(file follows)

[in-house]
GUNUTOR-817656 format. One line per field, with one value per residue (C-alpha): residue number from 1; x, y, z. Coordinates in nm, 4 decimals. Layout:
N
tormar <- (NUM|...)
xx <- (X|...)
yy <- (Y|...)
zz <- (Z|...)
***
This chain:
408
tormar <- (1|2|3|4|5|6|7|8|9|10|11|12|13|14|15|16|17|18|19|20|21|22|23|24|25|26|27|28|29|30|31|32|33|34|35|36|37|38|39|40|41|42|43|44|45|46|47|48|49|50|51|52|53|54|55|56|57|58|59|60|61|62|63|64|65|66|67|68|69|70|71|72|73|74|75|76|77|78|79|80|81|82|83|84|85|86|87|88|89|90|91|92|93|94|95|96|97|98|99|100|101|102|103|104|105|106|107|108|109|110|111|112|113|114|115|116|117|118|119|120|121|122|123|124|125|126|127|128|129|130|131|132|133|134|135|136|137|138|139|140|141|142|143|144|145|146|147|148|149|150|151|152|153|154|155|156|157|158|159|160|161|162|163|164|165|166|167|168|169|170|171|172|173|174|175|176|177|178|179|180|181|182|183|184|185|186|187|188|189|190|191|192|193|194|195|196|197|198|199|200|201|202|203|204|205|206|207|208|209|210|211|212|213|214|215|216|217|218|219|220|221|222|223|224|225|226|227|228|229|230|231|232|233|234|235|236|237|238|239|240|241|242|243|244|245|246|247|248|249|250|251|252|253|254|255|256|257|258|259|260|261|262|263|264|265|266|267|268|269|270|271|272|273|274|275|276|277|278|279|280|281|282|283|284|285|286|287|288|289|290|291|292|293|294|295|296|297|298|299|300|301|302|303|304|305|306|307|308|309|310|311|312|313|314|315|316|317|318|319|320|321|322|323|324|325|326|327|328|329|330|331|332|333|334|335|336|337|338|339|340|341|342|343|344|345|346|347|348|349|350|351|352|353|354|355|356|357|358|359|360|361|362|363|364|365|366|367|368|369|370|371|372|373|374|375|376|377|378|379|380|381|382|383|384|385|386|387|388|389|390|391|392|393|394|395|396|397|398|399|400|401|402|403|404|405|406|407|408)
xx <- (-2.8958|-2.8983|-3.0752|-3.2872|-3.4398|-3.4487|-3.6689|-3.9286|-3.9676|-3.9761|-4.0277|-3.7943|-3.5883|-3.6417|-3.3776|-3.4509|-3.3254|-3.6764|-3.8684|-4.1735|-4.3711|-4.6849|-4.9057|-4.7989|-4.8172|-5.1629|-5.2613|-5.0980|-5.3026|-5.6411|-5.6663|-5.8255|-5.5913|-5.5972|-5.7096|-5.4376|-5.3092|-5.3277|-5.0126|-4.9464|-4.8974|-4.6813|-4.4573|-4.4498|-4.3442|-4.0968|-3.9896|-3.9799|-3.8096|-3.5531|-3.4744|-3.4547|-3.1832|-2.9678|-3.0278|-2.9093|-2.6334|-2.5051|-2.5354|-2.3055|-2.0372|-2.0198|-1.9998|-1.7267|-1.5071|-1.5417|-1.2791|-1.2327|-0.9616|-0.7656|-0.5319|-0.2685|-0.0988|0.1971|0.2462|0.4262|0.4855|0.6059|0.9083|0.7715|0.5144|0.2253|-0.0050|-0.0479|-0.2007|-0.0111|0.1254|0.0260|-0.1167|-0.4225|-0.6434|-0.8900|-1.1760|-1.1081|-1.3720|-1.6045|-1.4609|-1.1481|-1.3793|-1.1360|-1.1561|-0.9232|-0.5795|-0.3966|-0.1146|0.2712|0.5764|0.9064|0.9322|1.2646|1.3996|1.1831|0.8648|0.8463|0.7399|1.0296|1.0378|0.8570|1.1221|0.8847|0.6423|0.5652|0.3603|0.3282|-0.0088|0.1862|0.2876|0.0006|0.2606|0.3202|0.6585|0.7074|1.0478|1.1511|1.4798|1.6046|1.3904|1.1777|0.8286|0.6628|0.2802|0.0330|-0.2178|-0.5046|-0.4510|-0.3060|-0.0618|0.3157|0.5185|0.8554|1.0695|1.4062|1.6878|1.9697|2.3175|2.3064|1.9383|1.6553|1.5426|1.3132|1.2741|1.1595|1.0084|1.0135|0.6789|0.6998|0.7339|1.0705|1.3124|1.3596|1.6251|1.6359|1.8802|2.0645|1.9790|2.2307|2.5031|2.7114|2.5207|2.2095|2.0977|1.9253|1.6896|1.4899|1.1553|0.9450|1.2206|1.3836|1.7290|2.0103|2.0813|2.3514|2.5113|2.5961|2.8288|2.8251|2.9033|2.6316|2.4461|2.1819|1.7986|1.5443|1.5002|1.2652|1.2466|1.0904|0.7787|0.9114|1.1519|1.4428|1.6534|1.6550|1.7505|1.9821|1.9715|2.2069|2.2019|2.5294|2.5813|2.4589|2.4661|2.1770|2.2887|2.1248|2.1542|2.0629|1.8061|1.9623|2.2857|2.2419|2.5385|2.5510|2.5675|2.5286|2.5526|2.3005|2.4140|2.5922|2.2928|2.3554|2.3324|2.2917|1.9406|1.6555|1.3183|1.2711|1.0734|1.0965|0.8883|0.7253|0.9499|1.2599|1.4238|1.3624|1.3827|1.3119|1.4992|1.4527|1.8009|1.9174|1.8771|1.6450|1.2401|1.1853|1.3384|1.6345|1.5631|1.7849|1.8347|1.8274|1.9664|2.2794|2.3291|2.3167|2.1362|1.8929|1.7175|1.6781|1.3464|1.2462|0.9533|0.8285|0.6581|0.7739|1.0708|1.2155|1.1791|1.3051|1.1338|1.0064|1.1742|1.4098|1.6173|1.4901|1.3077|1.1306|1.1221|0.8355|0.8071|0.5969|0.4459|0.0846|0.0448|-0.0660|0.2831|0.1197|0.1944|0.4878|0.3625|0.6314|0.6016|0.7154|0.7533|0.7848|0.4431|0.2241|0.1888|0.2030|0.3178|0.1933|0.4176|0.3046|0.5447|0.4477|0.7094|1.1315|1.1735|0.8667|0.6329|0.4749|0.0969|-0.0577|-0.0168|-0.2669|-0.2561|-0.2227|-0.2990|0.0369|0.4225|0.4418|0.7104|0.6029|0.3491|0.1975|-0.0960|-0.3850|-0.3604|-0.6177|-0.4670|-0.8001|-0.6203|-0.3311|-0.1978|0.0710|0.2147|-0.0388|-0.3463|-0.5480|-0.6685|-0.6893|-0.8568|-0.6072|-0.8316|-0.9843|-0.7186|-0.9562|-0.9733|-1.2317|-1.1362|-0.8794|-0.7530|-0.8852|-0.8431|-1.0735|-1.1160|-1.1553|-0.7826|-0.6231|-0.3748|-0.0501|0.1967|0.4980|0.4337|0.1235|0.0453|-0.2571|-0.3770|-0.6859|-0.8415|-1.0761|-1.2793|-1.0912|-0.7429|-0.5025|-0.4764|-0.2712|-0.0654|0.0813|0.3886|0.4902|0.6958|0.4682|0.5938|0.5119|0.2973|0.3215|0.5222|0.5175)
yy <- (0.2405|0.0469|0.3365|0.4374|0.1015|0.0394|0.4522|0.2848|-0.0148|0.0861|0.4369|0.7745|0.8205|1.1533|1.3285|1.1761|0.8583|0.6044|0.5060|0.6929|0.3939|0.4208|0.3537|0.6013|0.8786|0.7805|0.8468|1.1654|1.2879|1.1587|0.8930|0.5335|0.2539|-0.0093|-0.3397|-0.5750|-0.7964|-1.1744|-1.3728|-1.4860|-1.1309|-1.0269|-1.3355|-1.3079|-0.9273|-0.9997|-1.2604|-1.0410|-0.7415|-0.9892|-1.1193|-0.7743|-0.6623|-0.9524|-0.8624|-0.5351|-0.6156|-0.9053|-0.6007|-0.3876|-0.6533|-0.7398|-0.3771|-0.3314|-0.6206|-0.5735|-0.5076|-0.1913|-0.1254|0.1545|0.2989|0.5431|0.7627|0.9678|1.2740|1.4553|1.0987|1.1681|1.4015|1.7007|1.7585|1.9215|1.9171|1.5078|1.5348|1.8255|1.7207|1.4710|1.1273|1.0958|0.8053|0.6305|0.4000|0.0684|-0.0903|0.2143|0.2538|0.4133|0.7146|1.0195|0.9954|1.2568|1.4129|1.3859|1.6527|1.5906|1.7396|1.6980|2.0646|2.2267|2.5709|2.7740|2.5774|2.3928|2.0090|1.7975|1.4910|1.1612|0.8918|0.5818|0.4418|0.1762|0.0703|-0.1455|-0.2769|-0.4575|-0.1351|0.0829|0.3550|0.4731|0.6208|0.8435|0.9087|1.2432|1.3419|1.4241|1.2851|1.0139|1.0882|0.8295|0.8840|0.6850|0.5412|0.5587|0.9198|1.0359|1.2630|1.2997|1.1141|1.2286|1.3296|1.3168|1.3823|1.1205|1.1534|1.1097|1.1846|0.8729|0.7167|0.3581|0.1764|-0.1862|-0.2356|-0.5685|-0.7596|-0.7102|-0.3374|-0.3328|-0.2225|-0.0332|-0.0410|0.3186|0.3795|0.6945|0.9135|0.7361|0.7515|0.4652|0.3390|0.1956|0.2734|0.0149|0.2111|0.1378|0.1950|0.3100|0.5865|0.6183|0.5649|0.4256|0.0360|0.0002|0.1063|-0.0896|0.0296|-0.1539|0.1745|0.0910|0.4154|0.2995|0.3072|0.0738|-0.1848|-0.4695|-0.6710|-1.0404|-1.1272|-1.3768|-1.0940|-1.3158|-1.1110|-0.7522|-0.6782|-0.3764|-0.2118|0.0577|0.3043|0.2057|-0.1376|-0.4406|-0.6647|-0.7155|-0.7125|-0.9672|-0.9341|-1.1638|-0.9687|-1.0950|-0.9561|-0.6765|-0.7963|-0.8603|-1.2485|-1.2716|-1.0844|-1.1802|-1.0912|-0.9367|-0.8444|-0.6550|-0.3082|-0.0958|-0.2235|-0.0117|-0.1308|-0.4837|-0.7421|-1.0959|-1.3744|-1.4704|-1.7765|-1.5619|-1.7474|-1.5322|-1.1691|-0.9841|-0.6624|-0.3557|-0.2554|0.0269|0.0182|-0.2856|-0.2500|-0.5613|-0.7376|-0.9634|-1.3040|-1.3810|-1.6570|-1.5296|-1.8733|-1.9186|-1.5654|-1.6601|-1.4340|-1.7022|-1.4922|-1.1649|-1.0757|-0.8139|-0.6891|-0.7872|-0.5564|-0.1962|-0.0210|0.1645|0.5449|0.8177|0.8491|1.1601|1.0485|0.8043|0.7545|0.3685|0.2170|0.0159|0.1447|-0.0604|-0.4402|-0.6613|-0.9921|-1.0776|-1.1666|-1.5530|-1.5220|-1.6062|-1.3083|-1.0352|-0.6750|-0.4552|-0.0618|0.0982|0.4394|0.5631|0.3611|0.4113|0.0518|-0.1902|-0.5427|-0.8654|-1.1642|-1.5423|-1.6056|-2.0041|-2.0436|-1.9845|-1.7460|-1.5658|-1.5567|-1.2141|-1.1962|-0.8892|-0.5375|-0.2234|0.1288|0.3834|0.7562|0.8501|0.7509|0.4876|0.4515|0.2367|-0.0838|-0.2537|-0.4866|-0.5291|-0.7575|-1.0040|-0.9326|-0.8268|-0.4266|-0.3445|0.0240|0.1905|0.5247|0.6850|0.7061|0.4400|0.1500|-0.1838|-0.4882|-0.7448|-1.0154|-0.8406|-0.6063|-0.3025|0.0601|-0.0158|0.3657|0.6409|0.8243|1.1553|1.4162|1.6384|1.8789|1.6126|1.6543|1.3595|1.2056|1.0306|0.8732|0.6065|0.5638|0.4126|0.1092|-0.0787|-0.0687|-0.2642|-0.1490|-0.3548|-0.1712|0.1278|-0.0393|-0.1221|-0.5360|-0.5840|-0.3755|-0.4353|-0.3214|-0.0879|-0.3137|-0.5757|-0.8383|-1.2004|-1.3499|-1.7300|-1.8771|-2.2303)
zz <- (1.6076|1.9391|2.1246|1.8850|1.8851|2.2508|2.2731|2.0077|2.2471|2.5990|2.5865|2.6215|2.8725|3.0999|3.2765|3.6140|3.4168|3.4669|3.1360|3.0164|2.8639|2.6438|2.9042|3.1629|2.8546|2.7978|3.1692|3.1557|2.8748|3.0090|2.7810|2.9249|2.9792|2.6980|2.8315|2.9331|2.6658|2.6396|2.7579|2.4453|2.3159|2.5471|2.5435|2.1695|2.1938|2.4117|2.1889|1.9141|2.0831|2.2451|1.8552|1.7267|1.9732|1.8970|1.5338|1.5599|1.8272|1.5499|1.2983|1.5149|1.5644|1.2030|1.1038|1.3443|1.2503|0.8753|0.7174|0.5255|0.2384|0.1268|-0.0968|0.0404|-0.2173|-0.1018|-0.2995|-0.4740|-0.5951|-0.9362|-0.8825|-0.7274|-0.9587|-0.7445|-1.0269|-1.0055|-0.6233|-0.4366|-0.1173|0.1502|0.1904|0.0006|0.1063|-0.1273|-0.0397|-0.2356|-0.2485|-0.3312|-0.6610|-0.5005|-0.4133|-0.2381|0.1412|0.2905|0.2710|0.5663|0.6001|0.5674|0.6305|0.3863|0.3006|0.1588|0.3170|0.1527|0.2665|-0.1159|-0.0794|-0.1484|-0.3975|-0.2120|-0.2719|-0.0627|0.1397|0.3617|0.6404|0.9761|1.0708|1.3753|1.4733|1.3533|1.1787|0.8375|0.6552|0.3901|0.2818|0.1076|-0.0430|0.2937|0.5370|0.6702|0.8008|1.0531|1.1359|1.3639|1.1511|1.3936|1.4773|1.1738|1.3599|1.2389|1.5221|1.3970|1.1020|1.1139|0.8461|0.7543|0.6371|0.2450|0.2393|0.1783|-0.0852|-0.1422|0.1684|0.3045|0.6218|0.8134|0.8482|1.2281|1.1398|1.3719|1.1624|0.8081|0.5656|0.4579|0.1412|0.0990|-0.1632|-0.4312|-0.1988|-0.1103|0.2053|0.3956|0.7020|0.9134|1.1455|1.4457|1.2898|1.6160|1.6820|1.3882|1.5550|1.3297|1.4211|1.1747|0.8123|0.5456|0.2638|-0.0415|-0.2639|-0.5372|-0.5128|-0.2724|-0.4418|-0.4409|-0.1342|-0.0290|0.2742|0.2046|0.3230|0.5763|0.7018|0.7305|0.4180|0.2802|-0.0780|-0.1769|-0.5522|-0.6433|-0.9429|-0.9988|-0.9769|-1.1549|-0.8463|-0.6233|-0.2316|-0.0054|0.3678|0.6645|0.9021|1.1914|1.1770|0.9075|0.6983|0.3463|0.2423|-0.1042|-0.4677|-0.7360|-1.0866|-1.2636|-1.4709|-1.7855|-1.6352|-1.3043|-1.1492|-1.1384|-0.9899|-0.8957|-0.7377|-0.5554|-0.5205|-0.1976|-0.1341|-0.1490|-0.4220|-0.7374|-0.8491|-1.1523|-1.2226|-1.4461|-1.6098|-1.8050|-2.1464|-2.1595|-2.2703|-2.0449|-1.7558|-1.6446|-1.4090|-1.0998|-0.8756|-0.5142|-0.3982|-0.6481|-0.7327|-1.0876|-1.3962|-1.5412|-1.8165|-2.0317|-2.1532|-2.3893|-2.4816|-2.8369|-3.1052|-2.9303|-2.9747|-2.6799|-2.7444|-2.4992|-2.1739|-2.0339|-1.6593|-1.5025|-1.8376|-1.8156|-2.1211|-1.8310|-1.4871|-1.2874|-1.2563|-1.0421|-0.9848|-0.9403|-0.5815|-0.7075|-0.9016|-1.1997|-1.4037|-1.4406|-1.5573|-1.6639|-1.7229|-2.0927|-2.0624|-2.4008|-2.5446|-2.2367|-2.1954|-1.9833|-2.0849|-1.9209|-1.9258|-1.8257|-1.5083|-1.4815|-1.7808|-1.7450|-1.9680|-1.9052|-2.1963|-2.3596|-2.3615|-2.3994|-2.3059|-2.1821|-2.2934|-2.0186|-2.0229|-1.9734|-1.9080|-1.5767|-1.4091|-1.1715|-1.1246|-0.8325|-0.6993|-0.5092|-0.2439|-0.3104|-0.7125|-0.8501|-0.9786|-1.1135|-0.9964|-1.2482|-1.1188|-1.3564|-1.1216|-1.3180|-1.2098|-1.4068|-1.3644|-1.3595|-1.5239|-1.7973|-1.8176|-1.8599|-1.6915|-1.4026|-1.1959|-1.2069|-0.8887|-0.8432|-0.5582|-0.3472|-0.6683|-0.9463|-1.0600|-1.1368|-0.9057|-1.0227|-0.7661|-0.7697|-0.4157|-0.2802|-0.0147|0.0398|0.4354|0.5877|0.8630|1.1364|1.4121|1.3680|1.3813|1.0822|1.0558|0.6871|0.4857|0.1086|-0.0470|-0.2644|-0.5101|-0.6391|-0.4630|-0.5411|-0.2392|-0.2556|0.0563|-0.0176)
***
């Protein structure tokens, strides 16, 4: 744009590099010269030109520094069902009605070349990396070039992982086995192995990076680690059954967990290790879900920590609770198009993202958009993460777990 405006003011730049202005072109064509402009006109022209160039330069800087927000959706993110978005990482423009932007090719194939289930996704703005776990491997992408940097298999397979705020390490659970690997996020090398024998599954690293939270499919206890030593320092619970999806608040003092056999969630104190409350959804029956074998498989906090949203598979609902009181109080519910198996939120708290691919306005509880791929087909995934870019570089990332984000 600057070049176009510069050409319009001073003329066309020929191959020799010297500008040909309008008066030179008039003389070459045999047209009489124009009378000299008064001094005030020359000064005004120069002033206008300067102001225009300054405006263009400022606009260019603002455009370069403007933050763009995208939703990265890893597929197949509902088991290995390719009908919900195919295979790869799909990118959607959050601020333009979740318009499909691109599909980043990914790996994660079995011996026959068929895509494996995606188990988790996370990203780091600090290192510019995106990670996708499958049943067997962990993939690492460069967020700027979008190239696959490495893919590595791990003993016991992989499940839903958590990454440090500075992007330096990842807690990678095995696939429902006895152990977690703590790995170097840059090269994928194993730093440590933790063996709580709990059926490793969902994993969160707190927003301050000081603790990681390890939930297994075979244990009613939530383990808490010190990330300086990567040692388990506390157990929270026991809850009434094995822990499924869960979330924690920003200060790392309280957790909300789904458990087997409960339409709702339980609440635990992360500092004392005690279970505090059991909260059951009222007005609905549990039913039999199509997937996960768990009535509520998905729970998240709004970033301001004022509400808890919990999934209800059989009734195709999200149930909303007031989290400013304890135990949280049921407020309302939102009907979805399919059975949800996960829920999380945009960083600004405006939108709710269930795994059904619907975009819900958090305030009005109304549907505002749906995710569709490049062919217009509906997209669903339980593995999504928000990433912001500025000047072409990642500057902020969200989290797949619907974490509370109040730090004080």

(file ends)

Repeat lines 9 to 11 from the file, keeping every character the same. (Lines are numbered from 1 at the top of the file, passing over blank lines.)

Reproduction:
This chain:
408
tormar <- (1|2|3|4|5|6|7|8|9|10|11|12|13|14|15|16|17|18|19|20|21|22|23|24|25|26|27|28|29|30|31|32|33|34|35|36|37|38|39|40|41|42|43|44|45|46|47|48|49|50|51|52|53|54|55|56|57|58|59|60|61|62|63|64|65|66|67|68|69|70|71|72|73|74|75|76|77|78|79|80|81|82|83|84|85|86|87|88|89|90|91|92|93|94|95|96|97|98|99|100|101|102|103|104|105|106|107|108|109|110|111|112|113|114|115|116|117|118|119|120|121|122|123|124|125|126|127|128|129|130|131|132|133|134|135|136|137|138|139|140|141|142|143|144|145|146|147|148|149|150|151|152|153|154|155|156|157|158|159|160|161|162|163|164|165|166|167|168|169|170|171|172|173|174|175|176|177|178|179|180|181|182|183|184|185|186|187|188|189|190|191|192|193|194|195|196|197|198|199|200|201|202|203|204|205|206|207|208|209|210|211|212|213|214|215|216|217|218|219|220|221|222|223|224|225|226|227|228|229|230|231|232|233|234|235|236|237|238|239|240|241|242|243|244|245|246|247|248|249|250|251|252|253|254|255|256|257|258|259|260|261|262|263|264|265|266|267|268|269|270|271|272|273|274|275|276|277|278|279|280|281|282|283|284|285|286|287|288|289|290|291|292|293|294|295|296|297|298|299|300|301|302|303|304|305|306|307|308|309|310|311|312|313|314|315|316|317|318|319|320|321|322|323|324|325|326|327|328|329|330|331|332|333|334|335|336|337|338|339|340|341|342|343|344|345|346|347|348|349|350|351|352|353|354|355|356|357|358|359|360|361|362|363|364|365|366|367|368|369|370|371|372|373|374|375|376|377|378|379|380|381|382|383|384|385|386|387|388|389|390|391|392|393|394|395|396|397|398|399|400|401|402|403|404|405|406|407|408)